Live and Let Die: Roger Moore diary claimed Bond set racist slurs and ‘truth’ of JFK death
Jane Seymour discusses role in James Bond: Live and Let Die
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Sean Connery returned to play James Bond for the sixth time in 1971’s Diamonds Are Forever after being offered a record fee. The reason being that his replacement George Lazenby had quit the role after just one movie in 1969’s On Her Majesty’s Secret Service. Despite attempts by the 007 producers to get Connery to star in a seventh Bond movie, he couldn’t be persuaded and The Saint actor Roger Moore was hired for 1973’s Live and Let Die.
While filming Live and Let Die, Roger kept a diary of his experiences on set which was published with the film’s release.
The 007 Diaries: Filming Live and Let Die saw the star reveal some shocking behaviour by Bond producer Harry Saltzman.
Up until then, he’d helmed the 007 franchise with Cubby Broccoli since 1962’s Dr No starring Sean Connery.
According to Birth.Movies.Death., Roger claimed Saltzman had mistreated restaurant waiters and shouted “N*****!” on set at the props man, who had had that “nickname” since the silent era of cinema.
The Live and Let Die shoot was taking place in 1970s Louisiana so Roger convinced Saltzman to call the props man something else. In the end, the producer settled on “Chalky”.
Meanwhile, the Bond star’s diary also claimed he had insider information on the truth of the JFK assassination in 1963.
Moore said he was invited to watch some footage with FBI agents in the office of Jim Garrison, the District Attorney of New Orleans, who had investigated the assassination of JFK.
The Bond star said he couldn’t say what he saw but had concluded that Lee Harvey Oswald did not fire the shot that killed the president and said Garrison believed there was an accomplice who was part of a CIA conspiracy.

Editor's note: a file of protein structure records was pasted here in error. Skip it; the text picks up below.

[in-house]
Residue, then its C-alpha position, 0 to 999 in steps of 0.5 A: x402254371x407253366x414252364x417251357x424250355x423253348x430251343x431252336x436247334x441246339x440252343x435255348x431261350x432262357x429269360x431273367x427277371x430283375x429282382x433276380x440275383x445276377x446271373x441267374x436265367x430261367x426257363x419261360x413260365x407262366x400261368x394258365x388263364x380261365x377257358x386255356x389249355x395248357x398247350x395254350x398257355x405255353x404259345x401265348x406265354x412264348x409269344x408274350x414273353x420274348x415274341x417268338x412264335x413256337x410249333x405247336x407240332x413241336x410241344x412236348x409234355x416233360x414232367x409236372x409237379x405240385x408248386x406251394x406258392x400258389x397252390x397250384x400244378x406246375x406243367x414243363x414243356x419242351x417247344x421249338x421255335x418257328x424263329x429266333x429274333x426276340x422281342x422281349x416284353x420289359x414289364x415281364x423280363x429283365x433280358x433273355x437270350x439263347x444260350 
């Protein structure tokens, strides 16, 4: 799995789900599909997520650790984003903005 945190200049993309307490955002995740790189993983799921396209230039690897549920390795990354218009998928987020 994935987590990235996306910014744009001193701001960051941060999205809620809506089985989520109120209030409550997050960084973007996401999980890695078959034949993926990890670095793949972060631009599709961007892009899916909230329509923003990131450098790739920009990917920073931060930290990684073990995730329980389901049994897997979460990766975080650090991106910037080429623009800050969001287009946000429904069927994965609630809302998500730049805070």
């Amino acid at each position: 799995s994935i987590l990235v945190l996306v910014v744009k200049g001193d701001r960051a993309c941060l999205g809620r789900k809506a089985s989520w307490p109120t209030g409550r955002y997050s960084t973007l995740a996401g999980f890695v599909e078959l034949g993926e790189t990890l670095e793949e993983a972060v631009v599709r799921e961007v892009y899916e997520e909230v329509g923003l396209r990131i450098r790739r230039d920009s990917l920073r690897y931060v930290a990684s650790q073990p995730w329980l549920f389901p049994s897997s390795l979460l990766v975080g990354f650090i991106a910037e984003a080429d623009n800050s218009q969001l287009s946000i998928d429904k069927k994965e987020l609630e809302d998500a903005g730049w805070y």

Earlier this year, outgoing Bond star Daniel Craig shared his favourite scene in a 007 movie is from Live and Let Die.
Writing a short piece for Empire magazine highlighting his favourite cinema moments, Craig admitted that The Mummy, which starred his wife Rachel Weisz, was one of his favourites, plus the likes of Frozen, Goodfellas, Gladiator and The Avengers.
However, during his list, the only mention of James Bond was from 1973’s Live and Let Die. Craig simply wrote: “Cheering as Roger Moore danced over alligators.”
Bond fans will remember the scene where the one-armed Tee Hee leaves 007 to be eaten by what were actual crocodiles at a farm in the Deep South of the USA.
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However, Roger’s spy managed to escape by using the creatures as stepping stones.
The Live and Let Die scene was shot at Jamaica Safari Village at Ocho Rios after the crew, who had been searching for locations, came across the crocodile farm.
While outside there was a sign warning that “Trespassers will be eaten.”
No Time To Die is out now in UK cinemas and hits US movie theatres on October 8.
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